The Key to Sustainability is in the Process
Last week, we attended the National Association of EHS Managers (NAEM) Forum in Memphis. NAEM has recently expanded their focus beyond environmental to include health and safety as well.
NAEM has also recently launched a new blog, The Green Tie. In a recent post, Frank Brandauer comments on the rise of the word "sustainable" and asks EHS managers to explore how sustainable their company’s EHS programs really are.
We think his points are spot on and give rise to some additional thoughts:
Sustainability vs. sustainability. Today in Environmental Management, the term Sustainability is commonly used within the profession to denote the environmental aspects of an organization and their impact on business, product and energy (as Frank points out). This is a significant evolution in Environmental Management since it’s formal introduction via the formation of the EPA. In the early days, environmental programs focused on compliance. Today it is a critical component of a business.
On the other hand, EHS managers, safety managers and many program/process managers use the term "sustainability" (small "s") to describe and promote the ongoing managment and results of their program/process. In my early days of EHS management (early 80’s) we were in the "Comply or Die" mode when the fear of being cited drove deployment. Unfortunately, many initiatives were rolled out without planned maintenance or sponsorship. The resulting cycle of initial fanfare, deployment, then fading resulted in EHS programs being referred to as "the flavor of the month" (along with HR, Quality, and Production initiatives, maybe all initiatives for that matter).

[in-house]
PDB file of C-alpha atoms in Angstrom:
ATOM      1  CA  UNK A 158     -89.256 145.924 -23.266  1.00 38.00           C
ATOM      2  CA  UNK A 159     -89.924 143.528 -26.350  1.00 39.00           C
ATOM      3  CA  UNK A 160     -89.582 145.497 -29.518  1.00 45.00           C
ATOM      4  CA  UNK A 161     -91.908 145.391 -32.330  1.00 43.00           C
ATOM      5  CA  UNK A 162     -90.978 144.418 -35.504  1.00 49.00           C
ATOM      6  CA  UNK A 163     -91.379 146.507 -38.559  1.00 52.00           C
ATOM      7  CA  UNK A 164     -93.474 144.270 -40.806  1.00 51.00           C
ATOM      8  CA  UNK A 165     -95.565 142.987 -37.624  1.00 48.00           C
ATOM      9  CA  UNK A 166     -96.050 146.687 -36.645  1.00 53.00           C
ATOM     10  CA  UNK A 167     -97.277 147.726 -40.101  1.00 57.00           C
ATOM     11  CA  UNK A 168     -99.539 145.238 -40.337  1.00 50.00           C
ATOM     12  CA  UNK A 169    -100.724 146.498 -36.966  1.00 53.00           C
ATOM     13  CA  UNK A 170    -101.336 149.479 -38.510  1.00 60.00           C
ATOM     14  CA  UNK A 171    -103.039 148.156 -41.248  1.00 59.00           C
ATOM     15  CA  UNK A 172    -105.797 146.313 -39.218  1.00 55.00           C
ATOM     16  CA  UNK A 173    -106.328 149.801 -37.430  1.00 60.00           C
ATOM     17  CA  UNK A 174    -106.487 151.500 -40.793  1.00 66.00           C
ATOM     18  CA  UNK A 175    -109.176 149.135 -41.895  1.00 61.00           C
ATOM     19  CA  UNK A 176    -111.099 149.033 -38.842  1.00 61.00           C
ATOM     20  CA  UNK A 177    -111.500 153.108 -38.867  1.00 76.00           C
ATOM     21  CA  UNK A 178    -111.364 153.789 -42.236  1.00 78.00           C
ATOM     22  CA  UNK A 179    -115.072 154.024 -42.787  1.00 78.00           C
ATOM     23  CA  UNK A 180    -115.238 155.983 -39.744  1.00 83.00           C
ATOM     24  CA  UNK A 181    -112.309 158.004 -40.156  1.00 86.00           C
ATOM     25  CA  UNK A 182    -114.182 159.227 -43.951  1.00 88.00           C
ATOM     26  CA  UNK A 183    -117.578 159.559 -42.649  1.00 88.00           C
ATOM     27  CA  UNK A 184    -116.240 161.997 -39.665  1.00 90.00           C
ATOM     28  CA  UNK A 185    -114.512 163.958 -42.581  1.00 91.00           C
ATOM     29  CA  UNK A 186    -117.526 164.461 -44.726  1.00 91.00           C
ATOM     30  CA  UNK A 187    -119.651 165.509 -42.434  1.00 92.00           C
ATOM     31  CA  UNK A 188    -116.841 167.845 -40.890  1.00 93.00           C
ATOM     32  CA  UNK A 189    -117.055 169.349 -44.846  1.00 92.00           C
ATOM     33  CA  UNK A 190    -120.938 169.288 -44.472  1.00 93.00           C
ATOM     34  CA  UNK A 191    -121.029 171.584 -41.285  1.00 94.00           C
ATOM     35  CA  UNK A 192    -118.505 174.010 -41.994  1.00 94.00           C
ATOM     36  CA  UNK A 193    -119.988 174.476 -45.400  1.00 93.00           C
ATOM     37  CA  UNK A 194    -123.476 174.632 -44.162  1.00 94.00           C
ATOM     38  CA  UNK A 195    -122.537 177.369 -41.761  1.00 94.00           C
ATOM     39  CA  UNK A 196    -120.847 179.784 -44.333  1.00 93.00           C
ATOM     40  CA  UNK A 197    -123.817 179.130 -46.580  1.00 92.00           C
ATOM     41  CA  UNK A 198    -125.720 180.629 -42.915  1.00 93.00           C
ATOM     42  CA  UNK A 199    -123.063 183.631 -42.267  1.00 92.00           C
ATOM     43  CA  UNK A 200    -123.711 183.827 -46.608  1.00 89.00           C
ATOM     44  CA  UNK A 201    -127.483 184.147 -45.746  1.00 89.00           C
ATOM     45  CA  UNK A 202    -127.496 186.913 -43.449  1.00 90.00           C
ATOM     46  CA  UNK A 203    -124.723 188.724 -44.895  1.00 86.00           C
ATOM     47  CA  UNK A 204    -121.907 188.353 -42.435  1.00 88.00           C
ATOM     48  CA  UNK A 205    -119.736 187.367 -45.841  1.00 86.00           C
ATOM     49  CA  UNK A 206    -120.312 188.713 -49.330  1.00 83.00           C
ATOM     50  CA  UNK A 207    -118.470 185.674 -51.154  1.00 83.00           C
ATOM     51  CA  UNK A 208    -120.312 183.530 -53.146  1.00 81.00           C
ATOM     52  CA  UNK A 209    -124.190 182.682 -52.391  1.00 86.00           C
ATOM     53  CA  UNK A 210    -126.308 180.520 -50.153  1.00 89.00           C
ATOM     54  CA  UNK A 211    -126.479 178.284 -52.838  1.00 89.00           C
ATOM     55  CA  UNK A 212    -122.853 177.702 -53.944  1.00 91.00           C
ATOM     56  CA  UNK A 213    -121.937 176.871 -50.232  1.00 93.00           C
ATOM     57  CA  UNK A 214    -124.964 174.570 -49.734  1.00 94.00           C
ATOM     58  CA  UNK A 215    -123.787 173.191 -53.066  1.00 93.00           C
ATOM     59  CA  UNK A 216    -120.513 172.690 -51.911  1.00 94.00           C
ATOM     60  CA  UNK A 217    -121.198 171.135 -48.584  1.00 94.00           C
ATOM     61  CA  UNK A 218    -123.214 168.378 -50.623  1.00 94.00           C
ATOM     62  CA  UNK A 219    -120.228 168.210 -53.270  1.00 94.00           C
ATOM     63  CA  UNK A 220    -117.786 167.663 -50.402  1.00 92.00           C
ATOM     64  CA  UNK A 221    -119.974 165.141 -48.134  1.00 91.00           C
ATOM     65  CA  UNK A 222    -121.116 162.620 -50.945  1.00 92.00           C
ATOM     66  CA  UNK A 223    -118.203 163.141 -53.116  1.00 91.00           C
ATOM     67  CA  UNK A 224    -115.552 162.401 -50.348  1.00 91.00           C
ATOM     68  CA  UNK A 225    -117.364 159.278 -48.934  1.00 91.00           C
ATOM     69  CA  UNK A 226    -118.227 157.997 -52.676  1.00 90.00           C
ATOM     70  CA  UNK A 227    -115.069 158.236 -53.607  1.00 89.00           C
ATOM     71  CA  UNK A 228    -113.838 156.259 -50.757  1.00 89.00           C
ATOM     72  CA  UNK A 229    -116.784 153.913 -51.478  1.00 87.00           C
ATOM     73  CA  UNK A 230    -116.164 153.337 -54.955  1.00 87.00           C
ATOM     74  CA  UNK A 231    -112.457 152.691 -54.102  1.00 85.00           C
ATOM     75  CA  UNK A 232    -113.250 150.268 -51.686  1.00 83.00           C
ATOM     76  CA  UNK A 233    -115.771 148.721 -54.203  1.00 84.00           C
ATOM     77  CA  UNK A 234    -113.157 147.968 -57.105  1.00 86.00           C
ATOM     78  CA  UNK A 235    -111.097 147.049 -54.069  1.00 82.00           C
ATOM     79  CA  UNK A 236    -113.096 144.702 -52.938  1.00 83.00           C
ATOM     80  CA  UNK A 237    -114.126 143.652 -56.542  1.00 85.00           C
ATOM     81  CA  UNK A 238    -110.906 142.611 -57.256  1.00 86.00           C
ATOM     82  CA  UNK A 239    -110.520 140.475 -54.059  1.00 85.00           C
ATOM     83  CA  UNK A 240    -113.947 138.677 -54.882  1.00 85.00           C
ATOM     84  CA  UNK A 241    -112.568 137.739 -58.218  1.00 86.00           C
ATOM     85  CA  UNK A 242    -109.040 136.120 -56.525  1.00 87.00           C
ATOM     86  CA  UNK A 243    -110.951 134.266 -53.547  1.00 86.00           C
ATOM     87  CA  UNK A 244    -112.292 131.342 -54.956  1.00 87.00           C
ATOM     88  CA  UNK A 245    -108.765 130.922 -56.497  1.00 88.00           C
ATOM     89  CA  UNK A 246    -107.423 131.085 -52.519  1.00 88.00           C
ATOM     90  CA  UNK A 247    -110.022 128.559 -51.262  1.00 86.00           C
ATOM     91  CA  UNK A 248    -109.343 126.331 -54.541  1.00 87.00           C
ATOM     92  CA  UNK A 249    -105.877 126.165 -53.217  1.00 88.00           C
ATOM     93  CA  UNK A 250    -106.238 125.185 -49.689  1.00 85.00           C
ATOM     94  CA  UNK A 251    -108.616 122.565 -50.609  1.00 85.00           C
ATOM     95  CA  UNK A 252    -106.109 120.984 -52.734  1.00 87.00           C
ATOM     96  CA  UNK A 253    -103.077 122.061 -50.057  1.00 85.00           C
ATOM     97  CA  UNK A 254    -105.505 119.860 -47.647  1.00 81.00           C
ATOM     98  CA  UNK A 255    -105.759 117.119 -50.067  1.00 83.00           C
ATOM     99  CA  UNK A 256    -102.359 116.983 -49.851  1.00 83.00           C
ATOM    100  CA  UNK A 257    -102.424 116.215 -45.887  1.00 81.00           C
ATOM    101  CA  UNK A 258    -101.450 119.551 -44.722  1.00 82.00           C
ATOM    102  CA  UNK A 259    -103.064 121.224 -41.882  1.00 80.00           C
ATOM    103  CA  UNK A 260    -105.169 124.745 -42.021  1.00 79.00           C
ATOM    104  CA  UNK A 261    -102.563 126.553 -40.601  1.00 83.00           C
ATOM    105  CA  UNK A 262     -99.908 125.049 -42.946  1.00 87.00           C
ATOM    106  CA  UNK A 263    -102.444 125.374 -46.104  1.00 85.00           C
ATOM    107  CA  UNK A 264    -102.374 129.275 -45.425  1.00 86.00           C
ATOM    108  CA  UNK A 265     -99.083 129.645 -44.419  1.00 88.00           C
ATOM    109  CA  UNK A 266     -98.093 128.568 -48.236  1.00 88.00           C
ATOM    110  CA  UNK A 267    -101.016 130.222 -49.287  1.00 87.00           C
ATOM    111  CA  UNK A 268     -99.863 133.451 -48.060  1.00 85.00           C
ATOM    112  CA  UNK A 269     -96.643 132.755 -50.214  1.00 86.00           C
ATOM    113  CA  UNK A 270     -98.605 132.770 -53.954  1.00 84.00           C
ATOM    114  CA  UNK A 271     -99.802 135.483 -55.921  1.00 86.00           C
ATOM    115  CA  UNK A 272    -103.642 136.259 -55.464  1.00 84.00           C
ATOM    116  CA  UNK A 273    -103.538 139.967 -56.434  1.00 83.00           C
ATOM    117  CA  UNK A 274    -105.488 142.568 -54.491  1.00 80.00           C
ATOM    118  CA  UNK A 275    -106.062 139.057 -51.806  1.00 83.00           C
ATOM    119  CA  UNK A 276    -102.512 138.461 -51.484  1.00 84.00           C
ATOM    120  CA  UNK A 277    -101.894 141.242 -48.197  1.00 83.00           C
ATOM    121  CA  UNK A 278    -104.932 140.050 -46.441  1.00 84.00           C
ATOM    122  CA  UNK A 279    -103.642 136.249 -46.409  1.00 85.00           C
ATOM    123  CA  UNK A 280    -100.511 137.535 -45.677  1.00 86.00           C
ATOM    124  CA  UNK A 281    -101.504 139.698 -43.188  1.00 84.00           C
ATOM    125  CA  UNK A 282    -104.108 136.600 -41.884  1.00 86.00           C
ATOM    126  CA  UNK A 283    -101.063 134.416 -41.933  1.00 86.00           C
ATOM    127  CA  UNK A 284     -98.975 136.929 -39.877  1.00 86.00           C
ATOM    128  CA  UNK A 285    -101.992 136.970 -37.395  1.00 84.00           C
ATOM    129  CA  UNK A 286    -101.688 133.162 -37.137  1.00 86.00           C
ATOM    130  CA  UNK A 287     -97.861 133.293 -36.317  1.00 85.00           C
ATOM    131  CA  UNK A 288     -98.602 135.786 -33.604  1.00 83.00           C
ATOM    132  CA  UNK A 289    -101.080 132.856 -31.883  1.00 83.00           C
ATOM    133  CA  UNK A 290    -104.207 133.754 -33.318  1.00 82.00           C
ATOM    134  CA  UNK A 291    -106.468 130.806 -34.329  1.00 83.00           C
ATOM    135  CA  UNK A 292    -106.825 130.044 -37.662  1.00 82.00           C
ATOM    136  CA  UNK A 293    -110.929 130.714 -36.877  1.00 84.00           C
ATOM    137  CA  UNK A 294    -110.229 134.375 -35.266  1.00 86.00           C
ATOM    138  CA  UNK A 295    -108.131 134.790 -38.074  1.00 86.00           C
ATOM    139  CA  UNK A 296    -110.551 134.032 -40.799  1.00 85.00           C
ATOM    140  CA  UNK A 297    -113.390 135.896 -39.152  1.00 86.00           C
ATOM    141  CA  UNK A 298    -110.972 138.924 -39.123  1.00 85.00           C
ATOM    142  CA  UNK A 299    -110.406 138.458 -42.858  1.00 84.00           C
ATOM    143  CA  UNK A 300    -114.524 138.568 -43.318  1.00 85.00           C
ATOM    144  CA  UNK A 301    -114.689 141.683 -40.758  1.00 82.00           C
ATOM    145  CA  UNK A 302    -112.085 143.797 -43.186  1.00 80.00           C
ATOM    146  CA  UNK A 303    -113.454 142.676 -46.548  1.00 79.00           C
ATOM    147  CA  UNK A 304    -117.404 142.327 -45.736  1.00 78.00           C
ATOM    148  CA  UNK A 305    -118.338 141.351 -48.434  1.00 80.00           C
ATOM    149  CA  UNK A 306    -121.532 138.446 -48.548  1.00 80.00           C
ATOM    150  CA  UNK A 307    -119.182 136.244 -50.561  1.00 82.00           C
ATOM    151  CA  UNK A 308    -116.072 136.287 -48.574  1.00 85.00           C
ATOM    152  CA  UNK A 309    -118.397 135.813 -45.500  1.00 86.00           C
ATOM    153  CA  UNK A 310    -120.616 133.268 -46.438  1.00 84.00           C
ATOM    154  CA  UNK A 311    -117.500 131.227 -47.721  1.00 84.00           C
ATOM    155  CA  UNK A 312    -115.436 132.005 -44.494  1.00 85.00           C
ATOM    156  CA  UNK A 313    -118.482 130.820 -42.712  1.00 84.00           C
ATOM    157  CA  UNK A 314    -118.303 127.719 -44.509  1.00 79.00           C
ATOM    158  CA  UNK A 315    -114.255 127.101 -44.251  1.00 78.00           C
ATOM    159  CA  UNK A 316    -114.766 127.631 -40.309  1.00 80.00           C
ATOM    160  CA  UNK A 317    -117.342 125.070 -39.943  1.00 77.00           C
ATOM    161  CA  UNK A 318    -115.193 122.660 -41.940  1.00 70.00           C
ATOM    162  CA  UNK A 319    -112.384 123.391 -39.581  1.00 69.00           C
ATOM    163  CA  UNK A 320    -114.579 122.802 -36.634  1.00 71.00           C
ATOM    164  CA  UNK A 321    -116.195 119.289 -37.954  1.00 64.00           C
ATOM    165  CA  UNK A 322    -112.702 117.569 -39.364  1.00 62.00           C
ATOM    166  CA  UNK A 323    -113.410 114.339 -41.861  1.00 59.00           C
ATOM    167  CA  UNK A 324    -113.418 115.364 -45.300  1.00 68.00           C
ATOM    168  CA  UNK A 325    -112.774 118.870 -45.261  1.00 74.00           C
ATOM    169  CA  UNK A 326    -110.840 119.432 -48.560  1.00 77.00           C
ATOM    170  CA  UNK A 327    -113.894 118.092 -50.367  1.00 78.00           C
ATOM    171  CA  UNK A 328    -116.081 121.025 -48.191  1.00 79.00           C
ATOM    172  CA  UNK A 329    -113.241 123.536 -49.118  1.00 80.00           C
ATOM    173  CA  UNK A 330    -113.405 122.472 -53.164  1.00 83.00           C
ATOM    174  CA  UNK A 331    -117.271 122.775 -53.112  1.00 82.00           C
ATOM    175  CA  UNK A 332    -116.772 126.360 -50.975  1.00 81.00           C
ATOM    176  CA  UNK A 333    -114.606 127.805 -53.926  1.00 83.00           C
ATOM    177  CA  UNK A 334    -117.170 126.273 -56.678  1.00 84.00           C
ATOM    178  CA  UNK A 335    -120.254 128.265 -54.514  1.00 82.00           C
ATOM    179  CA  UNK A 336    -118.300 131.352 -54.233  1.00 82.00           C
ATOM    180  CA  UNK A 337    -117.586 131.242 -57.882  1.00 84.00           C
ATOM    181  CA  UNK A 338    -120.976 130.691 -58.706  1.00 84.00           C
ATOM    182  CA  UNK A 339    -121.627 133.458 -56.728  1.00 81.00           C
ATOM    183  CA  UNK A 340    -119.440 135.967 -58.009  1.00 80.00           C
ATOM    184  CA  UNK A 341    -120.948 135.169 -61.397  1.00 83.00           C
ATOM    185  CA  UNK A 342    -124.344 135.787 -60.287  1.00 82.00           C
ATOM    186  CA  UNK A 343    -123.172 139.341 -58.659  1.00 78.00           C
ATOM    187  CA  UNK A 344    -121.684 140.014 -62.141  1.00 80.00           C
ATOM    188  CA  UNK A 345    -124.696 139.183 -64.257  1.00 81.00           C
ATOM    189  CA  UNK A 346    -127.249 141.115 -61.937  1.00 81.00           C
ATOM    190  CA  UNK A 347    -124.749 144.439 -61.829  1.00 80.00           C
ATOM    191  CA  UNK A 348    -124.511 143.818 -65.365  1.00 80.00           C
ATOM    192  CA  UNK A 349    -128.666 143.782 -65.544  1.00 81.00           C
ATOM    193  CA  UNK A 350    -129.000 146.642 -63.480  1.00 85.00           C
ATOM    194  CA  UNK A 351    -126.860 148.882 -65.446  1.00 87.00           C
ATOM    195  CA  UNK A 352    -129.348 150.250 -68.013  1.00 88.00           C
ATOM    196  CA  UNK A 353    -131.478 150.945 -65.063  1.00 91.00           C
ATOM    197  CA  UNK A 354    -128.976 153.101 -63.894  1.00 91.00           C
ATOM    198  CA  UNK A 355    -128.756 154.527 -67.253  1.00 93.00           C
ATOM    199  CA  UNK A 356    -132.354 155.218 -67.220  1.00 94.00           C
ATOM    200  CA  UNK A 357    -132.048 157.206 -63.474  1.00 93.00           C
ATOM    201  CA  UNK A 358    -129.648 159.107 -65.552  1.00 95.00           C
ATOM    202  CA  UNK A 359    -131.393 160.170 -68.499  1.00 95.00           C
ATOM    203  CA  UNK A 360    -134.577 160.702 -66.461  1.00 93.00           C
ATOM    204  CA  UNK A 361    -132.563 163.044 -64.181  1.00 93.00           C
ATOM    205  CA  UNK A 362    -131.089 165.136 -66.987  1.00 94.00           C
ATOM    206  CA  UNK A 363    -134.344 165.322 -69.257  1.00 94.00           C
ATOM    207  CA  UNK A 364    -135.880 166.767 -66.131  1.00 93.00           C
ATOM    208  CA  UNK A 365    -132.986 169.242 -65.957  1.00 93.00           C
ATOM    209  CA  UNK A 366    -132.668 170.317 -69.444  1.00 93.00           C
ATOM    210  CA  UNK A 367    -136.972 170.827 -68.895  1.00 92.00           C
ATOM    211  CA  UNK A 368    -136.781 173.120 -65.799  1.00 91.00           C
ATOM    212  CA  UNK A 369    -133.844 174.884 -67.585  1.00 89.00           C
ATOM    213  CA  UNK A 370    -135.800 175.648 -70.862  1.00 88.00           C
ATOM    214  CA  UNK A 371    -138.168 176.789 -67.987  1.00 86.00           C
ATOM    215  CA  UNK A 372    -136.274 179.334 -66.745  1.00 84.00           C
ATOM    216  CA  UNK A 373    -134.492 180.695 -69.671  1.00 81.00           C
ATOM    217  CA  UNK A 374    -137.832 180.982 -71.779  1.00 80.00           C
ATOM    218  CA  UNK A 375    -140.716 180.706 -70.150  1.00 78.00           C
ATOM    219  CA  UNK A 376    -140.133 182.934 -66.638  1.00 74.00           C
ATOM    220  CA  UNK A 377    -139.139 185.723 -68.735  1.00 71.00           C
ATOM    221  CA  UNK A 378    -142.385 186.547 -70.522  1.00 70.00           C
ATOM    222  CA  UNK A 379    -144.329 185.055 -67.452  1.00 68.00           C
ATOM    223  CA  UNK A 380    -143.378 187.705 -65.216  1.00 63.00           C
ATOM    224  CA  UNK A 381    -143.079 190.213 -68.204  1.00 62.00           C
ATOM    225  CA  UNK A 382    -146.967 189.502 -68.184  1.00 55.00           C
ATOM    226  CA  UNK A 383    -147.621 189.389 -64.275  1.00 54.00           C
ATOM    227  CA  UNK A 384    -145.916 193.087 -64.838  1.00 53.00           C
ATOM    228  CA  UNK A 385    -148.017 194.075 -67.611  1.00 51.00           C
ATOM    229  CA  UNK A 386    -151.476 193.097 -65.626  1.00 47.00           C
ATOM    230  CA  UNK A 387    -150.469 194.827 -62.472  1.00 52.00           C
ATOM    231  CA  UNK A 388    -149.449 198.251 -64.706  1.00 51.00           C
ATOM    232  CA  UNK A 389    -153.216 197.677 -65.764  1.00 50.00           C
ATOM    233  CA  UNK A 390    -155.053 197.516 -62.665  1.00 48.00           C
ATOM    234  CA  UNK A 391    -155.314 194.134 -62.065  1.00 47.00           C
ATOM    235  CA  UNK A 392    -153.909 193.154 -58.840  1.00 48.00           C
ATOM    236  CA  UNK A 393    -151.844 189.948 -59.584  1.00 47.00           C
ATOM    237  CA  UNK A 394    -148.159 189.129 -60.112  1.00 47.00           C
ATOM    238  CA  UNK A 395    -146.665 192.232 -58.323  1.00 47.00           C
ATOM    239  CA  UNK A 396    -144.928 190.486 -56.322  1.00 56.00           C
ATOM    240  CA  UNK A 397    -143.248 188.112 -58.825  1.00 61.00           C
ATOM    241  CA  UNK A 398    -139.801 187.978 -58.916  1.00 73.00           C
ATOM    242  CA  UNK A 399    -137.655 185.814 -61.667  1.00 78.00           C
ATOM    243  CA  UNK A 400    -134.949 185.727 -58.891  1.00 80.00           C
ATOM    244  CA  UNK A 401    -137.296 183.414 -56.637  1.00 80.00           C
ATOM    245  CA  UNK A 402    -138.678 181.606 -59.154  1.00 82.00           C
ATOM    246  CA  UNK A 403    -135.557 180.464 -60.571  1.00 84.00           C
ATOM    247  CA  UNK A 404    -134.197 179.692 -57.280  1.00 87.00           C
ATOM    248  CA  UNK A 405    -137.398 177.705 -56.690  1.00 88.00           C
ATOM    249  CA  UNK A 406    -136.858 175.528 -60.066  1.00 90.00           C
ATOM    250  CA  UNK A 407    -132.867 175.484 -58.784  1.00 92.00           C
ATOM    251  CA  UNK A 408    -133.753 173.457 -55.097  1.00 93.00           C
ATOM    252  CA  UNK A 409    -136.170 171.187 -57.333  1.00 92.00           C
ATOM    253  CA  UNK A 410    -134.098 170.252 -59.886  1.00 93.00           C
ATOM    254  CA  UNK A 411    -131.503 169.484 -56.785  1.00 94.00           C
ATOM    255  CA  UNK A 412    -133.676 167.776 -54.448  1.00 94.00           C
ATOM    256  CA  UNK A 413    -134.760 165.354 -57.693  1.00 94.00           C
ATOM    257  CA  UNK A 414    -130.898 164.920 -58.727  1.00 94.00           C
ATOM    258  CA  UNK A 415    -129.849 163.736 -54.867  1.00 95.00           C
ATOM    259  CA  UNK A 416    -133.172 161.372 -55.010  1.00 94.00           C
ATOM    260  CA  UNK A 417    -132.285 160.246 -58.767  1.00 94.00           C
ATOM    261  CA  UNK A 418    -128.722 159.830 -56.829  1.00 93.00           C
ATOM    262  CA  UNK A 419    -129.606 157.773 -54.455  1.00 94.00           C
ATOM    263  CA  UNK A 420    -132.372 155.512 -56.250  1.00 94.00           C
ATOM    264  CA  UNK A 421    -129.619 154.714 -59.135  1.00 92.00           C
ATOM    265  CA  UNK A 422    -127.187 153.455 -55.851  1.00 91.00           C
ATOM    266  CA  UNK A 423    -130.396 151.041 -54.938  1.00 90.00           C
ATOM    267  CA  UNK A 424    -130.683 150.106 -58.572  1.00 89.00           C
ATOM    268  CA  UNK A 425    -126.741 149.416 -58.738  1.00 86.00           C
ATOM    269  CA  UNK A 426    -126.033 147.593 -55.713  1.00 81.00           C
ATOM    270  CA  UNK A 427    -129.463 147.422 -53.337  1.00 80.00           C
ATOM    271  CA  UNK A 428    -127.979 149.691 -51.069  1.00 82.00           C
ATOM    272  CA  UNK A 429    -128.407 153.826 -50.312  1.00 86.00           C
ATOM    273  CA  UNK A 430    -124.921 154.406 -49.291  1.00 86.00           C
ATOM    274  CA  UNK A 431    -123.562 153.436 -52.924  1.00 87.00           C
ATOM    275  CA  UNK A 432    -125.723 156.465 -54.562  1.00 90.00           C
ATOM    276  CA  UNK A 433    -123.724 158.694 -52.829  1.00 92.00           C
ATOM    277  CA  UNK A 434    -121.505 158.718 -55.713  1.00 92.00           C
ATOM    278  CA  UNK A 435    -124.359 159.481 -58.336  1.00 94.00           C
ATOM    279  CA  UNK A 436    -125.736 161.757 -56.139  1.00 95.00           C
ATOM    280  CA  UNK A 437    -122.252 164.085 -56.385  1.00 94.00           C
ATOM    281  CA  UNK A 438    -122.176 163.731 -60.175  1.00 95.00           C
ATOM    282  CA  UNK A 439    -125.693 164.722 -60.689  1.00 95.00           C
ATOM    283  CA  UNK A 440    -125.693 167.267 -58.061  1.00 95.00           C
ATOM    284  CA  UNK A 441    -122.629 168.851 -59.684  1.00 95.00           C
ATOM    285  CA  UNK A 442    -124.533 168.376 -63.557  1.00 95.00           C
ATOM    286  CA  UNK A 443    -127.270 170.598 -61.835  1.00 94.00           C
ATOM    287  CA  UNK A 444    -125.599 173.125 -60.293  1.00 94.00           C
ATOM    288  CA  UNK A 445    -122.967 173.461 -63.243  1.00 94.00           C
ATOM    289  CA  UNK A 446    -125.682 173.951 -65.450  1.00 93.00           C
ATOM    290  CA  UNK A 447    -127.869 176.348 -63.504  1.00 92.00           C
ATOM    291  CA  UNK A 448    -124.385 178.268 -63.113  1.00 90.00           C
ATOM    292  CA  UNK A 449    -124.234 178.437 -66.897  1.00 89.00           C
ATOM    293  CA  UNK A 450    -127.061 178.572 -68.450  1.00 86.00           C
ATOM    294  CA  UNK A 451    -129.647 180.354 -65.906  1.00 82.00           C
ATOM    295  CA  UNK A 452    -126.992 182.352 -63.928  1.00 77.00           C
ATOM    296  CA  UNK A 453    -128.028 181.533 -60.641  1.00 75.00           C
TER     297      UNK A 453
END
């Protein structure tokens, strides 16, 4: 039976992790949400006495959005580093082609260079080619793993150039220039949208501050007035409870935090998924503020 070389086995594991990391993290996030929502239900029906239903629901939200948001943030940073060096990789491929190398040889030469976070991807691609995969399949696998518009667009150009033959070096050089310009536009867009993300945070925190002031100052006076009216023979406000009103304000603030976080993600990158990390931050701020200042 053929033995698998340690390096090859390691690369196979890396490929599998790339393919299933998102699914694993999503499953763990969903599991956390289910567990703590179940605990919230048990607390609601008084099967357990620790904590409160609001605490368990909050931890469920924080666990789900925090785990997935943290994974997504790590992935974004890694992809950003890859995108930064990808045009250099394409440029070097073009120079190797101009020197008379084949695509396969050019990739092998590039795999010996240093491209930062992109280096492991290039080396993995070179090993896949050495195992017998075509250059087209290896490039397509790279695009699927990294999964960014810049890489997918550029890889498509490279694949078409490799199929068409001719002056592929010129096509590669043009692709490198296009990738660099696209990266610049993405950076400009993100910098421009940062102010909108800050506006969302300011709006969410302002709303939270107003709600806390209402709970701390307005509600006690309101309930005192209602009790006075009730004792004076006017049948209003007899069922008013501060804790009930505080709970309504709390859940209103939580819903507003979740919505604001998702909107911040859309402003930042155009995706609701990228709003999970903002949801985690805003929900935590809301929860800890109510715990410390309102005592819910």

Today, with the prevalence of Continuous Improvement, Toyota Production System, and TMP, we are a lot smarter. EHS managers’ focus to maintain compliance continues, as it is the foundation of any EHS program. However, savvy managers and professionals know that these programs must be managed as a process (on-going, owned by many) not as programs (event driven, owned by the EHS department). Aligning EHS programs with the familiar process used for continuous improvement and leveraging other functions and departments are two key elements for success and sustainability.
Sustainability with a small "s" means the program is:
- managed as a process
- owned by many
- on-going despite personnel and business initiative changes
- measured using proactive metrics
- valued by top management.
At Humantech, many of our client partners have evolved their ergonomics program from a list of elements (ex. the OSHA Meatpacking Guidelines) to an Ergonomic Improvement Process or Ergonomic Management System. As with any rollout, there is a need to invest a level of resources to launch the process and maintain momentum. However, once the process is deployed, people are confident and capable in their respective roles, and management understands, monitors and tracks progress, then the level of resources drops off while the value continues to rise.
Frank’s rhetorical question, ‘is your program prepared for sustainability during tough economic times’, is one that every EHS manager should consider. Our experience is that established and effective ergonomic improvement processes survive tough economic times and these lessons can surely be applied to all aspects of your EHS program.